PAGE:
The school is addressing that problem with an $84 million bioscience and engineering building that is expected to be completed late this summer or in early fall. But because administrators consider the need for faculty to be most urgent, the building won't do much to ease the shortage of chemistry and biology labs for students. Currently, some of the labs used for teaching run until 11:30 at night, and others are scheduled for Saturdays.
Bernard Powell, a chemistry professor, says these problems need to be addressed before worrying about top-tier status. "I'd like to be able to set up a class without worrying about copy costs," he said.
UT-San Antonio is also struggling to shed its commuter-school image. It's made some progress, thanks to the enrollment growth and the additional on-campus housing.
The growth here is in part a result of efforts to reduce the size of the student body at the sister campus in Austin. But a bigger factor is location. Students from South Texas like this campus because it's close to home.
Claudia Cortez, a 22-year-old junior from Brownsville, had planned to transfer to the Austin campus but decided to stay here to get her degree in communications and public relations.
In her time at UT-San Antonio, she says, the school's stature seems to have grown along with its population. She pointed to last year's appearance in the NCAA basketball tournament as a turning point in the school's history. "There was school spirit, pride," she said. "Suddenly, it started to feel like any other four-year university."
Admission standards at UT-San Antonio are similar to those at many of the state's public colleges and universities: Virtually everyone who applies is accepted. The open-door policy here reflects not only administrators' desire to meet the goals in the state's higher education plan, but also to comply with the Legislature's mandate at the school's founding in 1969 to "serve the needs of the multicultural population of San Antonio, the South Texas region and Texas."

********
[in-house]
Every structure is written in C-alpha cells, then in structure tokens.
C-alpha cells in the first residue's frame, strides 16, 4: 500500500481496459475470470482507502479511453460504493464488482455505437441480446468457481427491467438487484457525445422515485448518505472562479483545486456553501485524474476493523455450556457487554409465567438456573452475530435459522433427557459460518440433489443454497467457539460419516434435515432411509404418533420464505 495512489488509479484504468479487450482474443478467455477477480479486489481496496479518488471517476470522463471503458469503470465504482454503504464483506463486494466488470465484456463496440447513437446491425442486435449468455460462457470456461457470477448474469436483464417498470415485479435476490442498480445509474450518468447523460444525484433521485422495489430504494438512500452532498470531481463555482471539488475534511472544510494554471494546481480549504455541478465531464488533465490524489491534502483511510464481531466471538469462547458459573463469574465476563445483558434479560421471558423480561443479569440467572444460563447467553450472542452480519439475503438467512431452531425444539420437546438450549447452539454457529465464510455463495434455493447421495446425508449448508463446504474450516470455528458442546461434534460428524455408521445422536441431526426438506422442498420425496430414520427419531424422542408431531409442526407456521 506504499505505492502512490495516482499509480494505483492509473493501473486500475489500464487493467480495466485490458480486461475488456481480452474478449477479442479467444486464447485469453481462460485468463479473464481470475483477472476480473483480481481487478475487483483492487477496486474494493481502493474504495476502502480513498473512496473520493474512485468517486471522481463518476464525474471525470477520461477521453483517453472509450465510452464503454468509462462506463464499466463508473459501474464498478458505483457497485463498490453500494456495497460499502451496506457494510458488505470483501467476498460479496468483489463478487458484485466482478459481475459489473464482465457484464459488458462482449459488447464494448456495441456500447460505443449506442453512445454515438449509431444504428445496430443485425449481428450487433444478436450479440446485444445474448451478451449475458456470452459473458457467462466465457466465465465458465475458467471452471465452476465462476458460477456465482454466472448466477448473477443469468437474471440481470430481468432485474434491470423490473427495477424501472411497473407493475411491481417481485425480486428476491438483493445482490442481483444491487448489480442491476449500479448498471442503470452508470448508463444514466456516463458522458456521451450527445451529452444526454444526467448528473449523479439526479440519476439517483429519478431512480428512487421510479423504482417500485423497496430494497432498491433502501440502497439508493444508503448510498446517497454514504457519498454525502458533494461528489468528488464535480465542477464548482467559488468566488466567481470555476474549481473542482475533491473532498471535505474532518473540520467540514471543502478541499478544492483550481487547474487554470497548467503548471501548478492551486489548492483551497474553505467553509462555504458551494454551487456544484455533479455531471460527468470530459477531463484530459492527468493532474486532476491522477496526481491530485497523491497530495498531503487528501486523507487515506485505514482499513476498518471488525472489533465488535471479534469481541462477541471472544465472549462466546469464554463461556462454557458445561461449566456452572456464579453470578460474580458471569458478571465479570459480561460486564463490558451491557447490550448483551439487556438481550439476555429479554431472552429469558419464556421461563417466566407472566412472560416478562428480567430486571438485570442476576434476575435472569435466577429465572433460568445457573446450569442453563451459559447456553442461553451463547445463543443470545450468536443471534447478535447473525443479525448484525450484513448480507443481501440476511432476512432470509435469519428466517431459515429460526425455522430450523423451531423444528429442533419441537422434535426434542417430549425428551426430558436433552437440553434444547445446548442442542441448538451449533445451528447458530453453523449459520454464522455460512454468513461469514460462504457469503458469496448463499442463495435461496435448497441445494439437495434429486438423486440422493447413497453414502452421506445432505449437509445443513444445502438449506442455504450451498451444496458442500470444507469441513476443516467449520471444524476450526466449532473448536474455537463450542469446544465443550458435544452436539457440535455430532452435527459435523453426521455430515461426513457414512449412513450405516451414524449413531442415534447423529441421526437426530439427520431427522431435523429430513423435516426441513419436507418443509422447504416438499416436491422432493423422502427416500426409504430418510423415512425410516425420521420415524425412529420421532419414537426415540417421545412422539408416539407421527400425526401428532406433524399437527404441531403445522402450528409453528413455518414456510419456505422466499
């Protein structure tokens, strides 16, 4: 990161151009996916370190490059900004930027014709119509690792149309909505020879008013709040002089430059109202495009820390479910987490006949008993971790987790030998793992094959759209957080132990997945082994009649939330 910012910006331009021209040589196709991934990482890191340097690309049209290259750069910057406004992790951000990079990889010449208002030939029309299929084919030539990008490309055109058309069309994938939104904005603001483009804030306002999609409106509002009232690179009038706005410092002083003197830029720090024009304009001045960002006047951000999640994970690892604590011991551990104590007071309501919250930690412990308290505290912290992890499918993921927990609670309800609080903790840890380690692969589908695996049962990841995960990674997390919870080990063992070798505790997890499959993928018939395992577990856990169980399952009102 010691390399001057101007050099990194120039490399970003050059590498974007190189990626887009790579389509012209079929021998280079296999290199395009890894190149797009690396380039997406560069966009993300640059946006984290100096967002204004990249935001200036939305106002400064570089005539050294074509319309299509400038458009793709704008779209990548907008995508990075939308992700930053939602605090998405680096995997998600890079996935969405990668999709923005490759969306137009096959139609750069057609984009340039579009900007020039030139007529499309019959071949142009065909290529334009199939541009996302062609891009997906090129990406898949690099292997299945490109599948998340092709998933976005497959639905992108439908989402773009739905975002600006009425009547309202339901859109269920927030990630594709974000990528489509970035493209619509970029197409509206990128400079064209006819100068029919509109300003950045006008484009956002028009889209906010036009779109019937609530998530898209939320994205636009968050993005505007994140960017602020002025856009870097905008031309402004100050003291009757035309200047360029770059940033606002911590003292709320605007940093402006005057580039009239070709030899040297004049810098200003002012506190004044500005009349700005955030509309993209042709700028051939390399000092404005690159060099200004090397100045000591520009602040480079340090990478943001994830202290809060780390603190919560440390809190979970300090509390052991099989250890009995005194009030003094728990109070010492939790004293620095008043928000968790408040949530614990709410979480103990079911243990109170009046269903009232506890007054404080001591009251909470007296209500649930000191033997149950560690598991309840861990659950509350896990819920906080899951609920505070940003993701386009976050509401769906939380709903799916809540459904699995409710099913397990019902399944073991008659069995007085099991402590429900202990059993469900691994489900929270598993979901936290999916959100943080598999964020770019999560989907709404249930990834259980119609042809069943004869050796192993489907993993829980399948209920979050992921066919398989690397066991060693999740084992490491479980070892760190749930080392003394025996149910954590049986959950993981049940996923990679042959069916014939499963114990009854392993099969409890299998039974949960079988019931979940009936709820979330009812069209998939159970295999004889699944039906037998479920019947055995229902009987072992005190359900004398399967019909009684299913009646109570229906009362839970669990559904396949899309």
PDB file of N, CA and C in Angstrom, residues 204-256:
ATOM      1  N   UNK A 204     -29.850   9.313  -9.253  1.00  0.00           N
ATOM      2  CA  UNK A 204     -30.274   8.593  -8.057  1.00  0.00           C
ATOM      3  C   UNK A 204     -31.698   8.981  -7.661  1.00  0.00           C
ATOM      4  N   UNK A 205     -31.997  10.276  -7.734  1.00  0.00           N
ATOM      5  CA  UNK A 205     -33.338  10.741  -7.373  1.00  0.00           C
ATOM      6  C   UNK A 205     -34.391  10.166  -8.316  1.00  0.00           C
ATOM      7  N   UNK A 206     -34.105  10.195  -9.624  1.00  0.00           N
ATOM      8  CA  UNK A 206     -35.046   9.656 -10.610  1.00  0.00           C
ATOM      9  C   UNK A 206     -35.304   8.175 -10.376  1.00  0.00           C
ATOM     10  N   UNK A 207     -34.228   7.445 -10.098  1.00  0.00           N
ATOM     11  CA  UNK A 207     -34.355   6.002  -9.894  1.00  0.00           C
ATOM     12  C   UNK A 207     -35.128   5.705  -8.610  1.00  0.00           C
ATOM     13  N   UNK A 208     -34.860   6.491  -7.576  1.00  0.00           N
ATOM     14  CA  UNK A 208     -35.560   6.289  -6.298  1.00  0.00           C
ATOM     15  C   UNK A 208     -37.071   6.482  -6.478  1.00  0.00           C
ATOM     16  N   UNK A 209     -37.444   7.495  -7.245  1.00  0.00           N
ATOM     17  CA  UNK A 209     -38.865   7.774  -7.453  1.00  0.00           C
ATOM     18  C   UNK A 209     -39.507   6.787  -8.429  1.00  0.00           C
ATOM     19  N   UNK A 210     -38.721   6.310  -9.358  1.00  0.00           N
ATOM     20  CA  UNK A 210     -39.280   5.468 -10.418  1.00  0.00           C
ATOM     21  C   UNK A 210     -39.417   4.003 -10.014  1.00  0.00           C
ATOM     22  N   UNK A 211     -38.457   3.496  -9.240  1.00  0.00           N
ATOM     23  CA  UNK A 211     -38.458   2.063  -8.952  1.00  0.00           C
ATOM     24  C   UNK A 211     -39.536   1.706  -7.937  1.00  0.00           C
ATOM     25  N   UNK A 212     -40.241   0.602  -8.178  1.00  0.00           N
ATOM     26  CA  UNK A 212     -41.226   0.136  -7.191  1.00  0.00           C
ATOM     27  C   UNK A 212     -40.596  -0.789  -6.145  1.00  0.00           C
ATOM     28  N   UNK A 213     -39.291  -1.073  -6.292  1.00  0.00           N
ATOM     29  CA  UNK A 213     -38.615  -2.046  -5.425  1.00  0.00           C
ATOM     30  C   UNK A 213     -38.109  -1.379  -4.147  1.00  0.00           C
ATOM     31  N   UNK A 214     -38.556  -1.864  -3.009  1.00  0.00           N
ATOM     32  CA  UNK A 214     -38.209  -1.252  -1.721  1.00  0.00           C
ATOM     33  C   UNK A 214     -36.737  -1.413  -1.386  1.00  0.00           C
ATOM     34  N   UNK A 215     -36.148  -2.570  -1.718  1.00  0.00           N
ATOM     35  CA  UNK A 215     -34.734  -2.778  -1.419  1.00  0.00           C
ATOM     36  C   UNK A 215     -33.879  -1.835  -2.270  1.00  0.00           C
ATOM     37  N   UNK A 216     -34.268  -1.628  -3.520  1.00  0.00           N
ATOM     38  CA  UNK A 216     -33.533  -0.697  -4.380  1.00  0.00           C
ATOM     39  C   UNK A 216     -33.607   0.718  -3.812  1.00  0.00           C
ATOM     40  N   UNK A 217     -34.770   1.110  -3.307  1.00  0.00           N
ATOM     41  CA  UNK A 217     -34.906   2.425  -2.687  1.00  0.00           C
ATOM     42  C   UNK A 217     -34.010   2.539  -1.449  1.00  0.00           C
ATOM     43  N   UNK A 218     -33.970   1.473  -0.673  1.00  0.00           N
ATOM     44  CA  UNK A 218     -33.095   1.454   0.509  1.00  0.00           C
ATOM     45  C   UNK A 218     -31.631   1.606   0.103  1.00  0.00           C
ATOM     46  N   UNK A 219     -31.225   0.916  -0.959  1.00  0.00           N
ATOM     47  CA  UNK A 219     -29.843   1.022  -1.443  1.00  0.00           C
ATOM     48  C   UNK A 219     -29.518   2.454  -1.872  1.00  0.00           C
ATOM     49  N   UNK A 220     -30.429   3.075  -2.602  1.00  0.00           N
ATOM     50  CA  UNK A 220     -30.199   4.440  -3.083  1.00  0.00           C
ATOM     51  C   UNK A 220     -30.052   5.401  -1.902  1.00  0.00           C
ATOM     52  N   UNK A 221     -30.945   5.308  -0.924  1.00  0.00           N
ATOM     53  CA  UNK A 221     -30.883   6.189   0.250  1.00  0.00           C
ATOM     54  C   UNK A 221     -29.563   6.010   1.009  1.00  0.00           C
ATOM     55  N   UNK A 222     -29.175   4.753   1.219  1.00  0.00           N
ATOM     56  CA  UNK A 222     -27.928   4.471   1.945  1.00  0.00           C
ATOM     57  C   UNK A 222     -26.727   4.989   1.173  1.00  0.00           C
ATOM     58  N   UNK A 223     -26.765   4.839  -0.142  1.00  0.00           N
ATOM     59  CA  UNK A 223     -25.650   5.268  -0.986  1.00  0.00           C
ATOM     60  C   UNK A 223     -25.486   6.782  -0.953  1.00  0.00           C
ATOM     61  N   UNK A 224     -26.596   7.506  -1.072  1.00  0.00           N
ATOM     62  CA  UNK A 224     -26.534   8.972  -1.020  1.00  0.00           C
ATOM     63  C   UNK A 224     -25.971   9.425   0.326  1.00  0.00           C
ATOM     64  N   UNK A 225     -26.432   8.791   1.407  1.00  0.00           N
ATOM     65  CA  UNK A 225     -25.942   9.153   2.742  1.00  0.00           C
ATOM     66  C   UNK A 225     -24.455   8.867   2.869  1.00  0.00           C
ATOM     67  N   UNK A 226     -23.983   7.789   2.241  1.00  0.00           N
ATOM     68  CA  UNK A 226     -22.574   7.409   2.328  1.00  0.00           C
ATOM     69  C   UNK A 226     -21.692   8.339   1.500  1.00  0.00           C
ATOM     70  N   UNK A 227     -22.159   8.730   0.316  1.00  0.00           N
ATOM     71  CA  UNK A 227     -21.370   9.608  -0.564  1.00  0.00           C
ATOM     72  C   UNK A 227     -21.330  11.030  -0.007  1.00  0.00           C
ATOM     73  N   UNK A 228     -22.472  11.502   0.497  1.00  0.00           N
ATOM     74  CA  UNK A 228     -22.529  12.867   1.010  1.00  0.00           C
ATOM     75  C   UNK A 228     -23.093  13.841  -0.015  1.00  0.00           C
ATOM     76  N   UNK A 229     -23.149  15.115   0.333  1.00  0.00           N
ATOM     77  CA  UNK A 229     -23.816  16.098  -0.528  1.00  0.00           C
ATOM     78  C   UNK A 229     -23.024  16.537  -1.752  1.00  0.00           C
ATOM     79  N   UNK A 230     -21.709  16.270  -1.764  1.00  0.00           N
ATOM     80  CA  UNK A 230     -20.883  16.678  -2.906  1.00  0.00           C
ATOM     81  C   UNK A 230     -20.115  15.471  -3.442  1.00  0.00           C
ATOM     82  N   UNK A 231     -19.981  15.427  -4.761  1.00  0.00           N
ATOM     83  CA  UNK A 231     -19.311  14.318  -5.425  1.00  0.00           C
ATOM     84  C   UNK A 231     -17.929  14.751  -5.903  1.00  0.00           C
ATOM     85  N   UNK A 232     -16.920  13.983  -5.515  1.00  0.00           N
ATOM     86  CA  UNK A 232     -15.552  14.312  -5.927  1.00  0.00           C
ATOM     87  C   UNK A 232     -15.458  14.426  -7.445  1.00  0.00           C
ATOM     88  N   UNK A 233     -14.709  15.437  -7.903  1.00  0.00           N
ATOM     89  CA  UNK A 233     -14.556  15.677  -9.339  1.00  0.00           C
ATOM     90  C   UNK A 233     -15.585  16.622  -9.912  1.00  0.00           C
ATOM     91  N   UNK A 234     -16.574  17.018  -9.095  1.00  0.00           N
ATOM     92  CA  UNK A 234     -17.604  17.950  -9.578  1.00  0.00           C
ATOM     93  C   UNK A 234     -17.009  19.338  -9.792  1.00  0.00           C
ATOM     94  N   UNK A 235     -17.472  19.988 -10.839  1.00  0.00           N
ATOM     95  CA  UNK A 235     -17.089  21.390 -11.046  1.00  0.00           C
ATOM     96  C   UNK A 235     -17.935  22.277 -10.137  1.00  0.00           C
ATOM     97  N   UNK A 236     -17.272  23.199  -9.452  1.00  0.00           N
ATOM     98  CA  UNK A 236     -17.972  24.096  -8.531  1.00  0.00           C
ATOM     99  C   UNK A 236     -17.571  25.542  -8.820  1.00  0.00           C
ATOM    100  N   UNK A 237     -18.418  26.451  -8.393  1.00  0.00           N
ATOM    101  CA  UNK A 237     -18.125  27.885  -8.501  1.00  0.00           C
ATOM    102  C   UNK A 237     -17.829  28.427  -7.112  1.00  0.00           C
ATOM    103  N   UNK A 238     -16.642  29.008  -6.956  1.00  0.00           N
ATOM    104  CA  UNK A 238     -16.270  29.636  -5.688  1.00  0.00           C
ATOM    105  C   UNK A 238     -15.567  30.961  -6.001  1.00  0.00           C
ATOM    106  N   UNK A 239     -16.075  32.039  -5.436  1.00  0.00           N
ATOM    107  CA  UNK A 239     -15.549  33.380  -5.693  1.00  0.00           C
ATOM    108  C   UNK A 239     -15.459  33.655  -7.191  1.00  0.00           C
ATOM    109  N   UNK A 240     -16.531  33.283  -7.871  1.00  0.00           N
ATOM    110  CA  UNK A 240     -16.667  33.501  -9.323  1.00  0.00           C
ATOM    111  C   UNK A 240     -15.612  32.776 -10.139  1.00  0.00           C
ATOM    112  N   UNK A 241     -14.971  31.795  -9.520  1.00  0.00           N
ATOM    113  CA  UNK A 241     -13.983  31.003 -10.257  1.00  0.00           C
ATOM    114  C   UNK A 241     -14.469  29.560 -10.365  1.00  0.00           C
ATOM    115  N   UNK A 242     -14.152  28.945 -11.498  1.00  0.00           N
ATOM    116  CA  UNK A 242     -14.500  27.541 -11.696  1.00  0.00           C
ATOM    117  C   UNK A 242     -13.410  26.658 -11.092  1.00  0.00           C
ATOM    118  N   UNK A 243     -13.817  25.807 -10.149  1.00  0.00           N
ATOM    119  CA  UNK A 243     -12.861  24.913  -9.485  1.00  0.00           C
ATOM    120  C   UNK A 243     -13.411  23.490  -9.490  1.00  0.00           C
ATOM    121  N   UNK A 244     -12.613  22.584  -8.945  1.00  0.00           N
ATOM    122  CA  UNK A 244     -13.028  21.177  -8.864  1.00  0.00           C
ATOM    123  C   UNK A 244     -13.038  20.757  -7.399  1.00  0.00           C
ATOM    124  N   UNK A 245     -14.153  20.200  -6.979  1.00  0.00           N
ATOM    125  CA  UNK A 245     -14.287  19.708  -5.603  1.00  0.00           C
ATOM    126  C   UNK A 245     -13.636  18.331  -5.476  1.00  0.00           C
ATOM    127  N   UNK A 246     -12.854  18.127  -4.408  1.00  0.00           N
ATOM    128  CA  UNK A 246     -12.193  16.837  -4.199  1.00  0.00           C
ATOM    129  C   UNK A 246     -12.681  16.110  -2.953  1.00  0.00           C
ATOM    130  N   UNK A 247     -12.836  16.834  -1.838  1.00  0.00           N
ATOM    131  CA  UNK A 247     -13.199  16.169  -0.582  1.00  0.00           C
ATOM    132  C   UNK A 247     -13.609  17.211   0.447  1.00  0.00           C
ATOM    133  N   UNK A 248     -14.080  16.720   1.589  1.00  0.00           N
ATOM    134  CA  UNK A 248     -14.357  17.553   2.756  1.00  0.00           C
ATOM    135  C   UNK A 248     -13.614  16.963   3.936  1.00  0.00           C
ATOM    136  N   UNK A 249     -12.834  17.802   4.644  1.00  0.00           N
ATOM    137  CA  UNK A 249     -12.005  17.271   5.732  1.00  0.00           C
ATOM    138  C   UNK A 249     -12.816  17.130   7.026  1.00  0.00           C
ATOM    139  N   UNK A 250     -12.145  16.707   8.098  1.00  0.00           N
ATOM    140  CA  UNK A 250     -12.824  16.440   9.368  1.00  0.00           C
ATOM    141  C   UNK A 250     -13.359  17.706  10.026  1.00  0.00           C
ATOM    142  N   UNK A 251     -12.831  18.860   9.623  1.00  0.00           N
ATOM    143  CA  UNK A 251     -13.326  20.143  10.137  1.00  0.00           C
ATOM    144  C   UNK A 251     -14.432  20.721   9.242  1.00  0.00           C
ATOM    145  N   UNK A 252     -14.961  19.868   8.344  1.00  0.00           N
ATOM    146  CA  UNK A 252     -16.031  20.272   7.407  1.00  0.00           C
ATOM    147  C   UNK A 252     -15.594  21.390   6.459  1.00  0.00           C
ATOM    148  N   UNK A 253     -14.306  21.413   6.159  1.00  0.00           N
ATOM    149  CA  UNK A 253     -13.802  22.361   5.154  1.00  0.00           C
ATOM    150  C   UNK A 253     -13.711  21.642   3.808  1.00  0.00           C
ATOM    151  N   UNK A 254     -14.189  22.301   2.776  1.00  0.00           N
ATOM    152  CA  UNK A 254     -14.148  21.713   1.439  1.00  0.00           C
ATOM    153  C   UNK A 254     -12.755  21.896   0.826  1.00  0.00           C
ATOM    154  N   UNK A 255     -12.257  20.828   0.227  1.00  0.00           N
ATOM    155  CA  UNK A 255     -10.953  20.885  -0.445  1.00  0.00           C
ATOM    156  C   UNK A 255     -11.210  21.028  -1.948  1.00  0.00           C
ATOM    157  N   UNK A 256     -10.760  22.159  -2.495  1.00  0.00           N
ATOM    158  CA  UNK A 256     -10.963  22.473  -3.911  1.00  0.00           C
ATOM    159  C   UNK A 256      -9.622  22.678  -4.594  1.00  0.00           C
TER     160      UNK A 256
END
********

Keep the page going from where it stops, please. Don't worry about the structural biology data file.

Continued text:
But there's a price for open access: Students who haven't mastered the basics in high school often find themselves struggling.
More than a third of freshmen here do not return for their sophomore year; most having been dismissed for poor academic performance. Peer mentoring, supplemental instruction and academic advising are being expanded in an effort to improve retention rates.
"People seem to be just getting by," said Martha Chichil, a 24-year-old senior majoring in psychology. Chichil, who transferred to UT-San Antonio from California State University at Long Beach, says she is often surprised by the low level of college preparation some of her peers show.
"One girl was saying how in high school she didn't learn anything except how to take a test," Chichil said, relaying an online chat with classmates. "The people she was talking to were complaining about it, too. Only the scary thing was, they didn't spell 'too' correctly."
Paying for college is another strain. Students here get $129 million a year in grants and loans, but many still must work to make ends meet.
"I wouldn't be here without it," said William Taylor, a door-to-door salesman and Spanish major, referring to his $14,000 financial aid package. Some goes to the $5,300 annual tuition, but much of it goes to child support, rent and books.
With financial aid falling short of the need, a majority of students have jobs, and many work full time, said Rosalie Ambrosino, vice president for student affairs. And now that the state is looking to cut back on grants in favor of loans, the future is uncertain for many students here. That's especially true of Hispanic students, whose families are often uneasy about taking on debt.
"I'd like to see us expand the grant money because, realistically, if we do want to close the gap, we've got to meet them halfway," Romo said. "And, yes, we've got to go do the education part in which we go tell the parents, 'OK, but if he does get into need, let him borrow a little bit of money because he's going to get out and make a lot of money. And he can pay that back.' "
Selma Espericueta, a junior majoring in education, said it's important for students to keep the ultimate goal in mind: "to have a better life and job in the long run."